Recently, a fellow SofR contributor wrote about a new study showing that living with a partner is associated with weight gain. There are many possible reasons why weight gain may accompany changes in relationship status. You may feel more comfortable with yourself and your appearance when you are in a secure relationship; now that you’ve found true love, you may simply “let yourself go” and trade in your skinny jeans for a comfy pair of sweats. Research shows that people usually eat more when with others, so all of those extra meals with your partner may not help the waistline either. Also, having someone to hang out with all the time may mean less time spent at the gym.
Work we’ve done in the past couple of years is also relevant.1 Our research has found that understanding romantic partners’ weight status may require understanding how partners feel about their weight. Your weight may actually be affected by whether or not your partner is trying to lose weight. But it gets even more complicated; there is reason to believe that people’s weight, and their worry about weight, may be associated in a cyclical manner. For example, when one member of a couple is heavier than the other, the heavier individual is likely to be concerned about his or her weight. So, if you are overweight and your partner is thin, this is a recipe for angst and anxiety. But research suggests that being upset about your weight is not likely to lead you to shed pounds; in fact, it may actually lead you to gain weight. Individuals who worry about their weight often try dieting, but most diets fail.2,3 For the average person, any weight loss that occurs during a diet is usually gained back after two years and additional weight gain is likely. In other words, there is really no long-term benefit to starting a “diet.”
So, what do you do if you are the overweight partner in your relationship? The key is to approach weight loss sensibly. By definition, a “diet” is a short-term effort to lose weight. Instead, a long-term approach to healthy weight management is more effective. You need a lifestyle change, not a quick fix. Romantic partners often promise to love each other “‘til death do us part.” Why not extend this agreement to include caring for each other’s health and providing support for mutually healthy lifestyles? Exercise with your partner. Shop for, prepare, and enjoy healthy meals together. Make simple nutritional changes that you can live with so that you don’t fall victim to the terrible odds of sustained weight loss. Switch from regular to diet soda; try a piece of fruit for a snack rather than a candy bar. A better lifestyle can begin by just telling your partner you are worried about your weight and discussing ways not only to work on your weight but also improve your overall health. Starting with these small changes, you can live happily ever after for a whole lot longer!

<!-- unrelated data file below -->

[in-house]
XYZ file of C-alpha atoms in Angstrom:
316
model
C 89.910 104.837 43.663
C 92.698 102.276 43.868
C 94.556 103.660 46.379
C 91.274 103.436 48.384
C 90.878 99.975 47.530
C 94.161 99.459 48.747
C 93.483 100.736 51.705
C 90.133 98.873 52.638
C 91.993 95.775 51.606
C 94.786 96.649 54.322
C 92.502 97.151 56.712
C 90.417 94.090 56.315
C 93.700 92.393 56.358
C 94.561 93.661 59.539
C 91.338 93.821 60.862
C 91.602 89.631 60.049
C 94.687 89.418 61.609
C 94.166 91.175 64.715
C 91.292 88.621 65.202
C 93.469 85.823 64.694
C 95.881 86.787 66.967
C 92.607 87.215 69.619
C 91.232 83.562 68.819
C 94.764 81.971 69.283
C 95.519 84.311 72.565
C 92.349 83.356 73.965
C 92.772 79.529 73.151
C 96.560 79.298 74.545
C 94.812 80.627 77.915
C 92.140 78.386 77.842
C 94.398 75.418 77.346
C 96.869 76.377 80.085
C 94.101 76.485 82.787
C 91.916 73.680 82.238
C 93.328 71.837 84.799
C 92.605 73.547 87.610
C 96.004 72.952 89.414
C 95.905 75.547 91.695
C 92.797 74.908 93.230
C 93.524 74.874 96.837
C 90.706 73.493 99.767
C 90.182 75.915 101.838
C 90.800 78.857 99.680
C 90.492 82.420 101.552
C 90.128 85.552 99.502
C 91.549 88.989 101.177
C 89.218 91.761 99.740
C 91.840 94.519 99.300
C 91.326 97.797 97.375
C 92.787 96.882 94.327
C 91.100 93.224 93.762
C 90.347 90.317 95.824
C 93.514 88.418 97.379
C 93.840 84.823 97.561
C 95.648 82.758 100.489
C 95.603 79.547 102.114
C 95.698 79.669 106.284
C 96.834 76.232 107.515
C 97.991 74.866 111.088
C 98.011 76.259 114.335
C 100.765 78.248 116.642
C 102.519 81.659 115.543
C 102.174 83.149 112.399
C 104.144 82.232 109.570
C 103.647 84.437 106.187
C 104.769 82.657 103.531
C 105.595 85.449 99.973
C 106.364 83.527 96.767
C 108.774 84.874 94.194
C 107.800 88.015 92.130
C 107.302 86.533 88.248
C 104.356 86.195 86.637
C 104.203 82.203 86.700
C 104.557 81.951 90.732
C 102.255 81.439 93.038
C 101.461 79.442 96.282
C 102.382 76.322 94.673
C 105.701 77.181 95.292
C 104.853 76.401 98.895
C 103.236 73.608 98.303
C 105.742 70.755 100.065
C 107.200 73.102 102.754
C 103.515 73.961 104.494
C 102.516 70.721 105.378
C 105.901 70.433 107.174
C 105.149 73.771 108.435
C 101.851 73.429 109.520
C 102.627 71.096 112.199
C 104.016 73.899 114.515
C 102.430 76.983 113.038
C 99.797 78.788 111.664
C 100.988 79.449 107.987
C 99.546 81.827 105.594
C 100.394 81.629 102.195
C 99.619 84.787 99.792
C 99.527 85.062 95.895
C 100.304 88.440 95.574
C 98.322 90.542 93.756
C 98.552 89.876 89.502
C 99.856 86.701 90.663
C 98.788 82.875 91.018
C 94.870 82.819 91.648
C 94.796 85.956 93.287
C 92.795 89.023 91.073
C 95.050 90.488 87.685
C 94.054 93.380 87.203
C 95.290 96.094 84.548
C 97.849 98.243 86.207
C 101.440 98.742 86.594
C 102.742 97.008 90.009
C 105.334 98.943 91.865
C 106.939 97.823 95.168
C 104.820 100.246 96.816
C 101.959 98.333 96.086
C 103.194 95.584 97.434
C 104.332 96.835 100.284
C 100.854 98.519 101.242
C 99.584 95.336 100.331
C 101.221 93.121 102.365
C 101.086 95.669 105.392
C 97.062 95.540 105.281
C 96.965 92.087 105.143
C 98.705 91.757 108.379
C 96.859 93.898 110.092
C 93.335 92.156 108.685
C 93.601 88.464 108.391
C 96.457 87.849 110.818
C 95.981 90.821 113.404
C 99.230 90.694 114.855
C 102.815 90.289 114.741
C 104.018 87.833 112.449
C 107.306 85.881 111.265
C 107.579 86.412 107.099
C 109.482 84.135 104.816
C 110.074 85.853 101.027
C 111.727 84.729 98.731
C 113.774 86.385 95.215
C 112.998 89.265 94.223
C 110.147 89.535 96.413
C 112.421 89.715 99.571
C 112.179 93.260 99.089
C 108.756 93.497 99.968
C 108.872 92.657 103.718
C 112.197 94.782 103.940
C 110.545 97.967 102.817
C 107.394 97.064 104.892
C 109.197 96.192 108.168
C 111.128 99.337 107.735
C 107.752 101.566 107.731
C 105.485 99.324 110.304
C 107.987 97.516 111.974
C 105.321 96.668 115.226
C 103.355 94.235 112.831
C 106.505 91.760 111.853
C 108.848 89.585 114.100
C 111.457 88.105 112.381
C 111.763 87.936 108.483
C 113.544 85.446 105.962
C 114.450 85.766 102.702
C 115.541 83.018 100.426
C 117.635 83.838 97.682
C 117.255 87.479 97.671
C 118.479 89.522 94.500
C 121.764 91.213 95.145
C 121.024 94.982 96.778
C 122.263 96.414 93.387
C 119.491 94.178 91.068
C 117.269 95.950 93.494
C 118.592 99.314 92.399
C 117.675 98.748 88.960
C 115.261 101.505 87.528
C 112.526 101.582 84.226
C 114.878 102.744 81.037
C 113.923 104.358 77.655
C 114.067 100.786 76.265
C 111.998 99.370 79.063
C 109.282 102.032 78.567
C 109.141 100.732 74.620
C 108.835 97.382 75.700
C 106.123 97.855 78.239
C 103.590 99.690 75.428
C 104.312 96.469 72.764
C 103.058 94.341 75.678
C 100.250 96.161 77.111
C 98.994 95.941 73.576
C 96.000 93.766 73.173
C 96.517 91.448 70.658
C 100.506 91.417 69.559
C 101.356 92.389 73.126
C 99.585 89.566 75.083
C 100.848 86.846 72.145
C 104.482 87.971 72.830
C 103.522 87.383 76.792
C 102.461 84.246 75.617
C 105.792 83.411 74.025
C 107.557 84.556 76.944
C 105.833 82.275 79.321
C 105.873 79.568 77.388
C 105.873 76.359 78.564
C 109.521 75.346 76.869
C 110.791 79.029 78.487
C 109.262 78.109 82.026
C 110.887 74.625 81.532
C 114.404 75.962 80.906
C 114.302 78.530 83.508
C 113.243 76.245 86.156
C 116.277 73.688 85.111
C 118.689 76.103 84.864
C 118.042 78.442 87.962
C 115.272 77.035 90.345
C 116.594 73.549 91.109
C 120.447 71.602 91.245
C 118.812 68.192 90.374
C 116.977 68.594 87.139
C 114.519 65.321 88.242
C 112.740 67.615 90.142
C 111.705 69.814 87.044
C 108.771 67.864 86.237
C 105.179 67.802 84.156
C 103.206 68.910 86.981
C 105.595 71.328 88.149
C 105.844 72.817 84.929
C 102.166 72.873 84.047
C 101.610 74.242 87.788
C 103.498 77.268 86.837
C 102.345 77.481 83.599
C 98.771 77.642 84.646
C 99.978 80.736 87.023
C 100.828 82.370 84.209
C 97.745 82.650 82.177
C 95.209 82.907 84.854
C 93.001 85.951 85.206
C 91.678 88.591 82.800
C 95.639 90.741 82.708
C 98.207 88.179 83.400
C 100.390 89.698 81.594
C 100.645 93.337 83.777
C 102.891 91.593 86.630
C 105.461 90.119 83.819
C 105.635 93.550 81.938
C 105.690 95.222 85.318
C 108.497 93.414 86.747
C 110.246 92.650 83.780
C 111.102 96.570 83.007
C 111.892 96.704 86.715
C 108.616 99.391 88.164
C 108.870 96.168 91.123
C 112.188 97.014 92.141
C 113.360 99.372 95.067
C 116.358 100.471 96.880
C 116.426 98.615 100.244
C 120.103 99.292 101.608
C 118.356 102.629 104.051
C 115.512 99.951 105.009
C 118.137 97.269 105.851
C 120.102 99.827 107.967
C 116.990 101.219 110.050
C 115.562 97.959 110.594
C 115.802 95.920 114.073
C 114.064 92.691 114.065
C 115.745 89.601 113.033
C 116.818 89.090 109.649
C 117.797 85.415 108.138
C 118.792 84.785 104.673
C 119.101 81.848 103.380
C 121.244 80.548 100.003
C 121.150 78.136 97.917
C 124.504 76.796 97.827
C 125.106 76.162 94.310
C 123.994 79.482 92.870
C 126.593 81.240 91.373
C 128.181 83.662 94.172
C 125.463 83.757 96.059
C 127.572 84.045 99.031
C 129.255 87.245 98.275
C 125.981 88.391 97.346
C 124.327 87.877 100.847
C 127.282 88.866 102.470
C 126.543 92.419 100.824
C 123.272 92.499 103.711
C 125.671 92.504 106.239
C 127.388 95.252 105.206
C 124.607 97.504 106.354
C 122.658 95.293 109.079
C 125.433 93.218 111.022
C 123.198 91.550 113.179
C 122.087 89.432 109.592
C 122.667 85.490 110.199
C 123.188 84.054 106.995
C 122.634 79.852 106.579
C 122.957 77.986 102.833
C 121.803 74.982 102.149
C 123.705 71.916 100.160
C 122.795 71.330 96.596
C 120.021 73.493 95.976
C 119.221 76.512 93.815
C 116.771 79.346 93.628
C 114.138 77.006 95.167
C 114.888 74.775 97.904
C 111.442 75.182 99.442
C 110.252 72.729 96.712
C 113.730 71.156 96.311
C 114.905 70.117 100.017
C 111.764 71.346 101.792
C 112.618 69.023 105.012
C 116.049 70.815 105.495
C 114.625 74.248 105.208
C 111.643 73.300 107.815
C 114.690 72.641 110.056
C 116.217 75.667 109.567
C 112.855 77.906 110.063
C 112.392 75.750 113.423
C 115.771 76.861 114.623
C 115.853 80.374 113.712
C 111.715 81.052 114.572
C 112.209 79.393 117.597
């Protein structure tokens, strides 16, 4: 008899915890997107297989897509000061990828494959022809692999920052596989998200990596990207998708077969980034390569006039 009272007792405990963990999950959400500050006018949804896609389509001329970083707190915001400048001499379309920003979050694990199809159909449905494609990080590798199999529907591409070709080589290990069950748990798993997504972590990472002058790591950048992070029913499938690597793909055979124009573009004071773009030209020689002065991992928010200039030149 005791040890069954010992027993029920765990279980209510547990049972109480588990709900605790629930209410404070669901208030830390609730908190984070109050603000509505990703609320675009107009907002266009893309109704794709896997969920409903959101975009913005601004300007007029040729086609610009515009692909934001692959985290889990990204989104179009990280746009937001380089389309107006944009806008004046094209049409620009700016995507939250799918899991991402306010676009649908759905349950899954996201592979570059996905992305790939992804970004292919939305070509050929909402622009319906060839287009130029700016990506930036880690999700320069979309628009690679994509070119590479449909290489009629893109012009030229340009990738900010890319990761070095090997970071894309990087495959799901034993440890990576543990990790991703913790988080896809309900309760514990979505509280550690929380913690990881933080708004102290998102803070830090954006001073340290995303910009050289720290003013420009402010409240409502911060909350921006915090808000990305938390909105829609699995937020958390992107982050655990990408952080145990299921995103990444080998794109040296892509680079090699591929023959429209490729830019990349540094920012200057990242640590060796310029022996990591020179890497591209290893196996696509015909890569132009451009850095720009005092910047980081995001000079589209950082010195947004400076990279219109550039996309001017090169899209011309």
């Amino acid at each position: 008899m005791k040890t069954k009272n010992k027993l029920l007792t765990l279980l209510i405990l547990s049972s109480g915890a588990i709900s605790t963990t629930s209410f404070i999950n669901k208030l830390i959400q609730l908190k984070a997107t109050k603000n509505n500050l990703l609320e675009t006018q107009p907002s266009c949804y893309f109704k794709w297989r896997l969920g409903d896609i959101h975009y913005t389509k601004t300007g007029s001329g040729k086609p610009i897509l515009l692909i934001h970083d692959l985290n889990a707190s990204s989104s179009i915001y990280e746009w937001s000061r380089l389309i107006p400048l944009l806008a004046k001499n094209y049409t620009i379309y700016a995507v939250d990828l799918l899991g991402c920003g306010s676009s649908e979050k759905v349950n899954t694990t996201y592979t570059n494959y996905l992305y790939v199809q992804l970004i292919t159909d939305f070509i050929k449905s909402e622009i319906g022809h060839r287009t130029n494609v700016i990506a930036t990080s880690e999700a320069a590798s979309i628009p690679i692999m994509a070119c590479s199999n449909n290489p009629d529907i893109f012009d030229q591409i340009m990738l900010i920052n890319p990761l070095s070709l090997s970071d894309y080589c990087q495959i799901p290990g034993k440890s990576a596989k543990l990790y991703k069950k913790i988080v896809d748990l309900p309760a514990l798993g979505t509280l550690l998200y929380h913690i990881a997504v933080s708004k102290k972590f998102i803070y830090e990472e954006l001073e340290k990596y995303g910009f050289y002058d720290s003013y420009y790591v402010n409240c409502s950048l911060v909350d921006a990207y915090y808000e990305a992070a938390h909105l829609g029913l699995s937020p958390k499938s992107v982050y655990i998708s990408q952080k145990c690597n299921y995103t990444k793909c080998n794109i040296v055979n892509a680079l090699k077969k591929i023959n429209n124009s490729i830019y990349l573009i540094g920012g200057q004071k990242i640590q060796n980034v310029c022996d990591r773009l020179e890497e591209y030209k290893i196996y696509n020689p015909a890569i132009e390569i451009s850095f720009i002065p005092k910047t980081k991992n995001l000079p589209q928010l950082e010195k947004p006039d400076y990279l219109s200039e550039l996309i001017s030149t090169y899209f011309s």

1Markey, C. N. & Markey, P. M. (2011). Romantic partners, weight status, and weight concerns: An examination of the Actor-Partner Interdependence Model. Journal of Health Psychology. doi: 10.1177/1359105310375636.
2Mann, T., Tomiyama, J. A., Westling, E., Lew, A., Samuels, B., & Chatman, J. (2007). Medicare’s search for effective obesity treatments: Diets are not the answer. American Psychologist, 62, 220-233.
3Polivy, J. & Herman, P. C. (2002). If at first you don’t succeed: False hopes of self-change. American Psychologist, 57, 677-689.
Dr. Charlotte Markey - Science of Relationships articles | Website/CV
Dr. Markey's research addresses issues central to both developmental and health psychology. A primary focus of her research is social influences on eating-related behaviors (i.e., eating, dieting, body image) in both parent-child and romantic relationships.
Dr. Patrick Markey - Science of Relationships articles | Website/CV
Dr. Markey's research focuses on how behavioral tendencies develop and are expressed within social relationships, including unhealthy dieting, civic behavior, personality judgment, and interpersonal aggression after playing violent video games.
image source: www.dietandhealthplans.com